The intro was too true when the guy said , "Everything is fun when it is a cartoon!" This video helped clear up my confusion between the deficit and debt. It's definitely a bit scary to hear that if our policies stay the same, the debt will increase in the decades ahead to unsustainable levels. One can only be confident that our economy can find a way to grow positively and slow down the debt.
But is slowing down the debt ultimately the solution we want? Logically, that certainly would be an ideal option, but we descend into the territory of game theory quickly. Reducing the debt requires everyone to make a sacrifice, but as everyone looks out predominantly for themselves, we instead end up back in Nash Equilibrium. It seems like the solution that this will eventually result in is a collapse of the dollar and a default on all international loans, which would likely (hopefully not, but probably) result in world-wide armed conflict. Either we find a solution or we take our chances in with WWIII.
The biggest paradigm shift for me here was simply the realization that even though our government is 17 trillion dollars deep in debt; that's what we make every year in GDP. It's obviously still a problem, it just doesn't seem quite as bad when that little factoid at the end is known. Ultimately, I think it will all ultimately obliterate itself into chaos. At this point, we've reached such an impasse in ideology across partisan lines that any compromise simply will not happen. Our current quality of life cannot be sustained.
Once again, I love these fun and simple takes on economic subjects. The football field analogy certainly put our substantial debt amount into perspective. Most of us would look at this debt amount and fall into panic mode, similar to when I realize how many loans I have to pay off after college. We all have our own bills to pay, but we must realize how much we are in debt as a country, and in order to stop this debt from gradually increasing we must make some sacrifices, which may involve higher taxes. So, the ultimate question is: Which is scarier? Higher debt or higher taxes?
Then again, I think lowering taxes might be the smartest thing to do. Lowering taxes will allow consumers to spend more money on goods and services, stimulating our economy and expanding our GDP. This will reduce the percentage of GDP that debt represents.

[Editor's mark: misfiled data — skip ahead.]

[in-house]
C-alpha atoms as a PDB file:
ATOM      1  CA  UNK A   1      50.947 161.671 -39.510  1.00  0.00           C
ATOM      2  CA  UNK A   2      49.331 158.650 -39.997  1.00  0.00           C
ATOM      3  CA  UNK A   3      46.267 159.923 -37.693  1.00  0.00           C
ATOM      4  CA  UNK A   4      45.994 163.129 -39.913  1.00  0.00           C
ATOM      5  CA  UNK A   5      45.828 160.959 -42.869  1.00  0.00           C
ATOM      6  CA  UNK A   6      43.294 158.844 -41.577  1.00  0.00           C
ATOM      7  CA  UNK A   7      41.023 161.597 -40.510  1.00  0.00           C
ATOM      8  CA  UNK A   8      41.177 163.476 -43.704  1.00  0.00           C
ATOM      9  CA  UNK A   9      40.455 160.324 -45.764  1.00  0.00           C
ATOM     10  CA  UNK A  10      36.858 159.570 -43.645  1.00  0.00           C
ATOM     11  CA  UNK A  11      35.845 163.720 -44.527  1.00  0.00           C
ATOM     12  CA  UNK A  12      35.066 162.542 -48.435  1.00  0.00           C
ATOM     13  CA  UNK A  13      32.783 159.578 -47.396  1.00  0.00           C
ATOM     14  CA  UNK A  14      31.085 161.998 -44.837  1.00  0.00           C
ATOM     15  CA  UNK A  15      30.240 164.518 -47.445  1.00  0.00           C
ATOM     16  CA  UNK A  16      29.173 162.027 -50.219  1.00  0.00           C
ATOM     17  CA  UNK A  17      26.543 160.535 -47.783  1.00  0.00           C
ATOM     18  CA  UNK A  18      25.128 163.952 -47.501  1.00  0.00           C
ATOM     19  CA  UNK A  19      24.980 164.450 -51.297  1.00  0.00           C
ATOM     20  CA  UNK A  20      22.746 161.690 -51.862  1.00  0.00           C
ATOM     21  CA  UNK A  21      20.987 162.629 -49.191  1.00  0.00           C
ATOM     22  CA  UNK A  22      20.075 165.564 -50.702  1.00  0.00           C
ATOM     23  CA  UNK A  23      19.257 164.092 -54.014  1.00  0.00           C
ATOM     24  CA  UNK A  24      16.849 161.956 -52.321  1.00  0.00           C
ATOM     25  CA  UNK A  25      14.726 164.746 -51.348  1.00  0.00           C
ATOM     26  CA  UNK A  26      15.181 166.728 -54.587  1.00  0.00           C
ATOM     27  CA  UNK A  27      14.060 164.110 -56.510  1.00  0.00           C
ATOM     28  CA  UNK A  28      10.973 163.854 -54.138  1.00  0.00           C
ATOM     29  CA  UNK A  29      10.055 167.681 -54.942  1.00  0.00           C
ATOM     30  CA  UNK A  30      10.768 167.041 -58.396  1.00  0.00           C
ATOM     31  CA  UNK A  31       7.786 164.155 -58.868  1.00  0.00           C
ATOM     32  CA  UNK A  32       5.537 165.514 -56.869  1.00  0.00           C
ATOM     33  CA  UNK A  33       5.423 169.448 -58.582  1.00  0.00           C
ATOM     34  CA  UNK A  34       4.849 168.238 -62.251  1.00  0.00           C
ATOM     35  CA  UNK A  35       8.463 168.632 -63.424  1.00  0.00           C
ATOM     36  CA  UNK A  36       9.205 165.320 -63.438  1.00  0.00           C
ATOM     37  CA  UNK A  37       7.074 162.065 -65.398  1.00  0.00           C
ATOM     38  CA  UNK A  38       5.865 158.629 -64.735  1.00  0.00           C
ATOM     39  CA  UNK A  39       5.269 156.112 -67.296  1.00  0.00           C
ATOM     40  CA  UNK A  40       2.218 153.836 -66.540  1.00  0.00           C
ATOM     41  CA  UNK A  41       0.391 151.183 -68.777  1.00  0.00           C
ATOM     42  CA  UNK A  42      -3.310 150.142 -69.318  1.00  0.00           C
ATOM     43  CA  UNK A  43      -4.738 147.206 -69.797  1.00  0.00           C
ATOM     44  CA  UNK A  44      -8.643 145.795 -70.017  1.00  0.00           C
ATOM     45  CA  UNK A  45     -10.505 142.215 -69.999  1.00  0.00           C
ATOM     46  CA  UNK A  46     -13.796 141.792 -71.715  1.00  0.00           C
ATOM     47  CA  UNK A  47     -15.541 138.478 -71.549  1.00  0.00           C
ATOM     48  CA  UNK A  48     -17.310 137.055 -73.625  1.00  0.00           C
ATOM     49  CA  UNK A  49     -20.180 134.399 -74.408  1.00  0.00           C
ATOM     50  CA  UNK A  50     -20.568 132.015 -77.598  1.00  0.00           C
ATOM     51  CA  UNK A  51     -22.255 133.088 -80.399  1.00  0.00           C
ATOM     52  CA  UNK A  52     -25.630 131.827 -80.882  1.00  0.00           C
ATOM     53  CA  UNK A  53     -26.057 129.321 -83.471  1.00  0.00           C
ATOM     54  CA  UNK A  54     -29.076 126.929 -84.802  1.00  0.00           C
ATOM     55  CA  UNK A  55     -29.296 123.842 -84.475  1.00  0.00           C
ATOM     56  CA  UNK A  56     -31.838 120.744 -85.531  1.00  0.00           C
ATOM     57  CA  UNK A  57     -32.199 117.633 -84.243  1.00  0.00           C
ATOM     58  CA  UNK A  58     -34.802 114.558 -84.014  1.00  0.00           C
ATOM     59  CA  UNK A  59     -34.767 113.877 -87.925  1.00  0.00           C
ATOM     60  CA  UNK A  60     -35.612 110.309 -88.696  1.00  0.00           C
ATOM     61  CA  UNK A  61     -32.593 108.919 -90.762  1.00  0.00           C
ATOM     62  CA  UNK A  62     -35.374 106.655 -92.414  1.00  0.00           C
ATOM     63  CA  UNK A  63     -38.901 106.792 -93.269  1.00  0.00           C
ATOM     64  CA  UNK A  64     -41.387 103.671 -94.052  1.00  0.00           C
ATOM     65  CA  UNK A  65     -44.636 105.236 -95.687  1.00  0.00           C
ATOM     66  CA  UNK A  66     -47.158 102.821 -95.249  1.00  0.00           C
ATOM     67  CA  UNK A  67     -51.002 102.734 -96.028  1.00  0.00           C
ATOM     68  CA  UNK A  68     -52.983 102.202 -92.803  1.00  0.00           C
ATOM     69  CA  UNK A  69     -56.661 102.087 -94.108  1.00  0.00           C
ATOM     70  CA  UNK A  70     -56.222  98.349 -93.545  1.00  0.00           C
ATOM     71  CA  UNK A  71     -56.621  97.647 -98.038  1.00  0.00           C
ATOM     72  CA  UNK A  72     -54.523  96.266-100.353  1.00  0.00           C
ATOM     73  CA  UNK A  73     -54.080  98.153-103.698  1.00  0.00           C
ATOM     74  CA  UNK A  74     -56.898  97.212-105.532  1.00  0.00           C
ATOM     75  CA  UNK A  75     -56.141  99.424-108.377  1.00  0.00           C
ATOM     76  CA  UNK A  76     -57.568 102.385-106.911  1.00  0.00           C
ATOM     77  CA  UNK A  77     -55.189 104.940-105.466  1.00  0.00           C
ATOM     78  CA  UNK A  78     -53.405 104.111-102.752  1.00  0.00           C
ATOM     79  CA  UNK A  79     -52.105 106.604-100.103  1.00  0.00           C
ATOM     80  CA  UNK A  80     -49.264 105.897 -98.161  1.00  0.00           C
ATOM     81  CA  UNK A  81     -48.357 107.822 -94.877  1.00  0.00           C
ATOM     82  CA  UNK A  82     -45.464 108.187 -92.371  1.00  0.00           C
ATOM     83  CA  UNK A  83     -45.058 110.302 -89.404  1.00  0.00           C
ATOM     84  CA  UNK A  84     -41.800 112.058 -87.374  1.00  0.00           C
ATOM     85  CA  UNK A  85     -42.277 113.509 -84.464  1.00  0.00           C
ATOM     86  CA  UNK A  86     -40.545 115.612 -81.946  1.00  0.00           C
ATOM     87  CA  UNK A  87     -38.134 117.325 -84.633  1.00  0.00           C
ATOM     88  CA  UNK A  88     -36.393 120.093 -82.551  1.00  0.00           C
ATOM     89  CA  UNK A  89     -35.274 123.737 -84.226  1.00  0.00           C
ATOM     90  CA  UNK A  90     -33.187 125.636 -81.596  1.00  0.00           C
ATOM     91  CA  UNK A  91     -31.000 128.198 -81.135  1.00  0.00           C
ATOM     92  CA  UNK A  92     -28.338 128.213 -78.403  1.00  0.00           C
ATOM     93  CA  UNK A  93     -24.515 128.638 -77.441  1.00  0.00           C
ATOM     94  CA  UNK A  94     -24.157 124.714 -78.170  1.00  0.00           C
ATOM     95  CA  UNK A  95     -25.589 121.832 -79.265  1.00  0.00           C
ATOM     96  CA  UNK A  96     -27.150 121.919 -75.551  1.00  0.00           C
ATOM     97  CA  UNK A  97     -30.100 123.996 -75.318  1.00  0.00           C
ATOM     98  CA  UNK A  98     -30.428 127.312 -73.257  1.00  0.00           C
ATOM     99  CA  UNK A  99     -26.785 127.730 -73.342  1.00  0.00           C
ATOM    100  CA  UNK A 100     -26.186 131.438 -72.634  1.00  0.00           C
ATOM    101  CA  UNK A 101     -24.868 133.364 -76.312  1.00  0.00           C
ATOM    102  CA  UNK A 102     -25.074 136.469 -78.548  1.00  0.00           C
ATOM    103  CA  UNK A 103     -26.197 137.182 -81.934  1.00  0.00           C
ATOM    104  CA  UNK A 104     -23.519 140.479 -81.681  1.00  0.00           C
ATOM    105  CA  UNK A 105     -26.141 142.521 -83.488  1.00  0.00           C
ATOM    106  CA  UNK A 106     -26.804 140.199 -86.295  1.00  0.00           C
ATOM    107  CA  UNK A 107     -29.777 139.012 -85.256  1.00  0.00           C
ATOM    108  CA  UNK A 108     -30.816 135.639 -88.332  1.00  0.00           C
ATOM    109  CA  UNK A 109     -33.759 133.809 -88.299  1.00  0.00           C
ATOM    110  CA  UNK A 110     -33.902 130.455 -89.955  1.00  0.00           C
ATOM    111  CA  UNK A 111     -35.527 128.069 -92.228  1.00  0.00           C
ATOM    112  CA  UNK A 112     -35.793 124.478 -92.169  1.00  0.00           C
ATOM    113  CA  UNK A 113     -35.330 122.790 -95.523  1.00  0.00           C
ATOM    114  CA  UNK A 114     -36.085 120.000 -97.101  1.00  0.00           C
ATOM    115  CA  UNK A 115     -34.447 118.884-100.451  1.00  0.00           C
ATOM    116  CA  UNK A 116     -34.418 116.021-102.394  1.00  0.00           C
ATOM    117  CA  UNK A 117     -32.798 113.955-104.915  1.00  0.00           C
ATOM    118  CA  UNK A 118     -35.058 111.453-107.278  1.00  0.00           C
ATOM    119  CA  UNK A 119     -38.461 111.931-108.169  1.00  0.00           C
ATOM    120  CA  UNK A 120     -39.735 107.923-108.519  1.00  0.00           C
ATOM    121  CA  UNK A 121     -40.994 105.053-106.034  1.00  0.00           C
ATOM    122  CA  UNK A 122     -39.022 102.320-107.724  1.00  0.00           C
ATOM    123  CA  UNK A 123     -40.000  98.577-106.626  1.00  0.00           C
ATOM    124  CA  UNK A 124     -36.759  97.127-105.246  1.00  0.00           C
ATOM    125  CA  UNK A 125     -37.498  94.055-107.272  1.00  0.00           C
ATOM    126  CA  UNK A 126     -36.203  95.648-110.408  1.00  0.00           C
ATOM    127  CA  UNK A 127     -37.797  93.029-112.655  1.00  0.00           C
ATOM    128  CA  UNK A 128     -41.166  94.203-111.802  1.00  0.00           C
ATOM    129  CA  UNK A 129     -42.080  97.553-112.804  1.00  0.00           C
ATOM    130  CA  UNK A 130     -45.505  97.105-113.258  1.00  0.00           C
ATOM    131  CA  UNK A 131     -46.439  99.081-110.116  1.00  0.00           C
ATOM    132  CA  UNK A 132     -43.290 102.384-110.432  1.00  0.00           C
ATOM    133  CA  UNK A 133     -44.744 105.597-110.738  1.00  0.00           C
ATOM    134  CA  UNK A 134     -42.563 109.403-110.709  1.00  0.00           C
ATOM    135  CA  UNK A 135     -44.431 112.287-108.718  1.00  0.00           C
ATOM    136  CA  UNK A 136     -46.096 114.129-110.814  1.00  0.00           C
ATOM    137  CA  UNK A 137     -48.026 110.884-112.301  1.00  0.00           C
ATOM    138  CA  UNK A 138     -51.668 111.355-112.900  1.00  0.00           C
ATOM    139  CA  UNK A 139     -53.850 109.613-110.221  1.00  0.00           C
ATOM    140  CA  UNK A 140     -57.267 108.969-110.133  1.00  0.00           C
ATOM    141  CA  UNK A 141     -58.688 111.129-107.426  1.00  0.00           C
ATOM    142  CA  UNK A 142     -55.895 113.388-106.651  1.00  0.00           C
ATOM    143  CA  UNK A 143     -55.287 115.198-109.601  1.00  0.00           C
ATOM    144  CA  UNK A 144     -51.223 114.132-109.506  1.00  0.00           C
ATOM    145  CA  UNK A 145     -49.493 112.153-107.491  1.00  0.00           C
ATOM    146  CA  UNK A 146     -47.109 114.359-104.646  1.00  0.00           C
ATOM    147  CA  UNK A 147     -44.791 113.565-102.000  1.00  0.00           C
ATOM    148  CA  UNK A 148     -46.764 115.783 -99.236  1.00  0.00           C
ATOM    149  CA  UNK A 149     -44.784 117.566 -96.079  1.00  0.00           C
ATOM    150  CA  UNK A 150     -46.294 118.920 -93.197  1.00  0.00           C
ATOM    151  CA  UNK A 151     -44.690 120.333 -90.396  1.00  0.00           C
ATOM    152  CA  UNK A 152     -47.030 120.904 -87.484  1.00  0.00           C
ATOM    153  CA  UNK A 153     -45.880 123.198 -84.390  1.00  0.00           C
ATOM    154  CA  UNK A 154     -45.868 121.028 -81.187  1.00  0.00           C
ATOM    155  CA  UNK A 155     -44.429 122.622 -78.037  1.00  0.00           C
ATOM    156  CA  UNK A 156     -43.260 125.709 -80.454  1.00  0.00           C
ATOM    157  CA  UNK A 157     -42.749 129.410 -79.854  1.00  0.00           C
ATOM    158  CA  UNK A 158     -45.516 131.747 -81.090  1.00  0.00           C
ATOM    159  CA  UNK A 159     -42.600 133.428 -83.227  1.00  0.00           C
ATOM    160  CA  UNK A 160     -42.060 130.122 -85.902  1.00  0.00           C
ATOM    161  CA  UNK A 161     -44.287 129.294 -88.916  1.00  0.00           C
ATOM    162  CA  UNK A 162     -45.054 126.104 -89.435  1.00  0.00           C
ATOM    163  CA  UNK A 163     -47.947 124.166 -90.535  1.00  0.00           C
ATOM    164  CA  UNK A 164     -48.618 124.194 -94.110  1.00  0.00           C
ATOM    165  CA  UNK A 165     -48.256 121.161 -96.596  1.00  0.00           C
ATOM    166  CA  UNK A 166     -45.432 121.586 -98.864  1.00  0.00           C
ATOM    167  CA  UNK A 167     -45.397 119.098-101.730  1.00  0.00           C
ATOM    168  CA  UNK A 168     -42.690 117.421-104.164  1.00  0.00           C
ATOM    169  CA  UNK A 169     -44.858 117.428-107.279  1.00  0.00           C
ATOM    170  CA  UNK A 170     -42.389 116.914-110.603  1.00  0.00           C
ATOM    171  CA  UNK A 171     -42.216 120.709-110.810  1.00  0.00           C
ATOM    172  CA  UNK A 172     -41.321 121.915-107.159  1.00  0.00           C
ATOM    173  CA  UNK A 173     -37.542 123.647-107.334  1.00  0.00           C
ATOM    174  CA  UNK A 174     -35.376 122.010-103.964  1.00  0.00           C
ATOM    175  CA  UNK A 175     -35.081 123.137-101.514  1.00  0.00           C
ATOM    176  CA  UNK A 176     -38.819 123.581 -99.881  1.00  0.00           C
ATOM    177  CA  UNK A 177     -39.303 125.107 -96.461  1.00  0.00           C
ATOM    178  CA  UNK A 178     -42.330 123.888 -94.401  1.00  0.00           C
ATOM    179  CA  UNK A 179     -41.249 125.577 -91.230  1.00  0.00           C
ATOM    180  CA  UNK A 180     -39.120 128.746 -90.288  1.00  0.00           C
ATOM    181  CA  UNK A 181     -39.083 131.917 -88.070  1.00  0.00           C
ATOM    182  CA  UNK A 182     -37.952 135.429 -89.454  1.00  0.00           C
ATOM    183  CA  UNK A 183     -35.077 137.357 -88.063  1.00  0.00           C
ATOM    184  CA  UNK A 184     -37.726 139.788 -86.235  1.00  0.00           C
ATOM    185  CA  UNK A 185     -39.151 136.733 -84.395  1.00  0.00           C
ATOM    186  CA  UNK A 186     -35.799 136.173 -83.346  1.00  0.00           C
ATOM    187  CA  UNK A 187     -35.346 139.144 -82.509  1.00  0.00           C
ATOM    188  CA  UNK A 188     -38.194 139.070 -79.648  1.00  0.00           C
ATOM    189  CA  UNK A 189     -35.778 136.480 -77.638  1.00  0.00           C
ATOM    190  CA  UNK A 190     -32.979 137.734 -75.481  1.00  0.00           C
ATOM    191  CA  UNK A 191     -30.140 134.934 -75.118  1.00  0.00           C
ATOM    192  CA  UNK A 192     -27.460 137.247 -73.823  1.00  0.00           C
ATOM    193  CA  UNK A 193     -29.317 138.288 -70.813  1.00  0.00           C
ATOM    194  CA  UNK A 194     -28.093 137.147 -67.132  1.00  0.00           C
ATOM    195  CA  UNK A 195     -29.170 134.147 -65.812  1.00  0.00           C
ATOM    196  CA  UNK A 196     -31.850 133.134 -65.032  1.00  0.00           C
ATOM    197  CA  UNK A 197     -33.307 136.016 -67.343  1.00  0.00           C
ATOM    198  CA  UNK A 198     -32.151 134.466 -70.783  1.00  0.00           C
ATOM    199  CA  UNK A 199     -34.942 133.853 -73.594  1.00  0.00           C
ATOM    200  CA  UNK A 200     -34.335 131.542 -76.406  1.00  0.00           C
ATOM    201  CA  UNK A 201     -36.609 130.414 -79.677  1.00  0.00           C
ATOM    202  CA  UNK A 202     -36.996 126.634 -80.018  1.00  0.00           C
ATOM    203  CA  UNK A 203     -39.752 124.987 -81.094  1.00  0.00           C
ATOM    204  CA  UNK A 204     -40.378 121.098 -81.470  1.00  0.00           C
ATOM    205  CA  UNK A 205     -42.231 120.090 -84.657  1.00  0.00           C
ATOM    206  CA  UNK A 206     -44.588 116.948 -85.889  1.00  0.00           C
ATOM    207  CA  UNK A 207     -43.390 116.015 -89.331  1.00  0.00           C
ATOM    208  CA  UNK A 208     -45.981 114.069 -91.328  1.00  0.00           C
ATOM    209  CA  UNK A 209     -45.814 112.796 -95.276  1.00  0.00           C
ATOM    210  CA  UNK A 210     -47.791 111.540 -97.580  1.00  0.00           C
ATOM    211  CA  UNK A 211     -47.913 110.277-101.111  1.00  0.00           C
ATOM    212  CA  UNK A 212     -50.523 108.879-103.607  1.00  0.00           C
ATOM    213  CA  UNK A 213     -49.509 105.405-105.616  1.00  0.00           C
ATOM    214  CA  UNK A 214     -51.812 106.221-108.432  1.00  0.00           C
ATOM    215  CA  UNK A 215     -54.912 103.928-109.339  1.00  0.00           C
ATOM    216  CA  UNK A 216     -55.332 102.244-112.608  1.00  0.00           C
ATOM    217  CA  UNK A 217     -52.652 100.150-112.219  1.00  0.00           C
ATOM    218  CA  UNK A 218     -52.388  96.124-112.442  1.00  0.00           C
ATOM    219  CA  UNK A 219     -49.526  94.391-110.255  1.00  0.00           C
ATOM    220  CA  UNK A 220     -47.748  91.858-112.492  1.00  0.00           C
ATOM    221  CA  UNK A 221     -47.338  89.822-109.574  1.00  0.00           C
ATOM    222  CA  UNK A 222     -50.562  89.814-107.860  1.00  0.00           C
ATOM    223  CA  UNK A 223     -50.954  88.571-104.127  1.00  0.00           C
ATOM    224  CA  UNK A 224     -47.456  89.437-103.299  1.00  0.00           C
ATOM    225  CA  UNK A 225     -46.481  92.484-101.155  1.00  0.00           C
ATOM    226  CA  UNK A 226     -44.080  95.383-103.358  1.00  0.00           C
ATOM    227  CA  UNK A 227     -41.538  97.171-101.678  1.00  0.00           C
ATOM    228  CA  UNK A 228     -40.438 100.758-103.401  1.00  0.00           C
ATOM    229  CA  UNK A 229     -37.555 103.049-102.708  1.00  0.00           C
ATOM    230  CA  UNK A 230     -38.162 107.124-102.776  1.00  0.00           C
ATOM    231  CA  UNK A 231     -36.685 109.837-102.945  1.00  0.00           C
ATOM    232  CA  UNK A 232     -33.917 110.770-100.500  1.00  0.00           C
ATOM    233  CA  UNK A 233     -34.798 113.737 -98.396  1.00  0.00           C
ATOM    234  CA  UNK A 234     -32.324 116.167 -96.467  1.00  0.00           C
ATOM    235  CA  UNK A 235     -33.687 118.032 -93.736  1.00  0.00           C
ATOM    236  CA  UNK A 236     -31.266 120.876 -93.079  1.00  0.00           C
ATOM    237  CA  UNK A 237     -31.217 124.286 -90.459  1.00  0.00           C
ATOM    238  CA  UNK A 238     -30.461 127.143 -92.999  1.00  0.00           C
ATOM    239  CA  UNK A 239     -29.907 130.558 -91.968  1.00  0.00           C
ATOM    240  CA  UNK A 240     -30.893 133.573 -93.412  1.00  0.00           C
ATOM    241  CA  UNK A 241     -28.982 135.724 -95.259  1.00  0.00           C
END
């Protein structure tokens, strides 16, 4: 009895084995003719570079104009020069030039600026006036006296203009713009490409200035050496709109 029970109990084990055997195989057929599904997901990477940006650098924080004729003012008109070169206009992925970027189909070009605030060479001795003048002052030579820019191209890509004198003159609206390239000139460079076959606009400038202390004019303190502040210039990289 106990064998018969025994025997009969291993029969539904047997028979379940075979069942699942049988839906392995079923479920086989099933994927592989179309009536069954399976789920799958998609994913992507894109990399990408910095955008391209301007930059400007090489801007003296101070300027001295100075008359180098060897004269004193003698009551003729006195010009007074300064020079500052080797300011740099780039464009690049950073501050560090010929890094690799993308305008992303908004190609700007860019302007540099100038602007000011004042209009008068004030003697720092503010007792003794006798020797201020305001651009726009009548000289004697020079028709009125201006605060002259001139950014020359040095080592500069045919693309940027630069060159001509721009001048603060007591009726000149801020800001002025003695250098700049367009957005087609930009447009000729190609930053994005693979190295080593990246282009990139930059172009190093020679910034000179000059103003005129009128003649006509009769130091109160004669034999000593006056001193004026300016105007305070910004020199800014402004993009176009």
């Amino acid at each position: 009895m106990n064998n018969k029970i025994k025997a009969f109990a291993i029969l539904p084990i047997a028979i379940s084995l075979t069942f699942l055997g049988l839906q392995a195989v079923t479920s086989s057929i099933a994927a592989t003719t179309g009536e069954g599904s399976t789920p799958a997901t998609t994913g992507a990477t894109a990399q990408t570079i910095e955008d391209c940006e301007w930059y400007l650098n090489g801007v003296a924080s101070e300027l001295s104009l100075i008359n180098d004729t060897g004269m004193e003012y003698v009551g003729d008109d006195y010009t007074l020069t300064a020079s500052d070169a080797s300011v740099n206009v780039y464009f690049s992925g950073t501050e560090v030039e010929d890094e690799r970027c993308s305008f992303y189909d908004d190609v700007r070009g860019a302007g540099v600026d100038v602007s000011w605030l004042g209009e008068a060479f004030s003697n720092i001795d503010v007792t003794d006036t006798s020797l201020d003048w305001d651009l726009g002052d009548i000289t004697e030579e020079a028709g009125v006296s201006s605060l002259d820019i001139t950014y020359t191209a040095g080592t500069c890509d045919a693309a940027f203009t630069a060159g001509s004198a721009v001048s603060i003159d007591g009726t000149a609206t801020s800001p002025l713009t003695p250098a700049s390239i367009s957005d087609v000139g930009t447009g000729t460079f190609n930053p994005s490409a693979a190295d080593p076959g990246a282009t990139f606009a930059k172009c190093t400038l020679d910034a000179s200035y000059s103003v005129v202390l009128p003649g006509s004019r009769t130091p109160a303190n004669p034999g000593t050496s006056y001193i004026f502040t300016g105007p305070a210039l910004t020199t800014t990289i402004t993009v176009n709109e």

I agree with Chloe, wouldn't higher taxes encourage people to hold on to the little money they do have, lowering consumer spending and GDP? This video made the national debt a lot clearer to me, I always thought such a gigantic number was unfathomable, but relating the debt to GDP makes a lot more sense. Still, I agree with the video that a change is necessary, as a debt that large can be dangerous and surely unsustainable. I think a lot of spending cuts are in order and soon, if only we could ever get any decisions made in the political sphere to do that, and at the rate we are going, no party will ever agree on how to save us while simultaneously driving the nation off a cliff.
I had never really taken the time to think about exactly how much debt our government is in until this video pointed out how it would look on a football field. I am not sure how exactly we should go about solving the amount of debt we have, but I think it isn't good to be 17 trillion dollars in debt! I know that we are a large economy, but that is still a very high amount of debt to have. I really enjoyed how this video summed things up in a simple easy to follow manner.
I had never really thought about how much our government is in debt. This video made it pretty clear at how significant the problem was with the use of the football field analogy. I also think that perhaps a way to help lower the debt would be to decrease taxes. If taxes decreased, then people would more likely to spend their money on consumer products and goods. This would cause the government to decrease the amount of money they gain for each transaction, but as more transactions occur, the government would slowly be able to pay off debt. Higher taxes would cause people to not want to spend their money, but for necessary transactions, such as groceries, gas, etc., the government would be able to make a size-able revenue off each of those transactions.
I always thought the government's debt and deficit were the same thing until this class. Now I understand the difference. Like the others, the football field analogy really opened my eyes to how much money we actually owe. But on the flipside, by relating it to the GDP it doesn't seem quite as bad (but still pretty bad). I don't know what the answer is to solve this huge problem. I'd like to think that it was as simple as lowering taxes, but I think there's more to it than that. After World War II we had the highest deficit that this country had ever seen and we've been in debt almost constantly since this country began so it's obviously not just one simple solution that could change everything, otherwise I think somebody a whole lot smarter than me would've figured it out by now.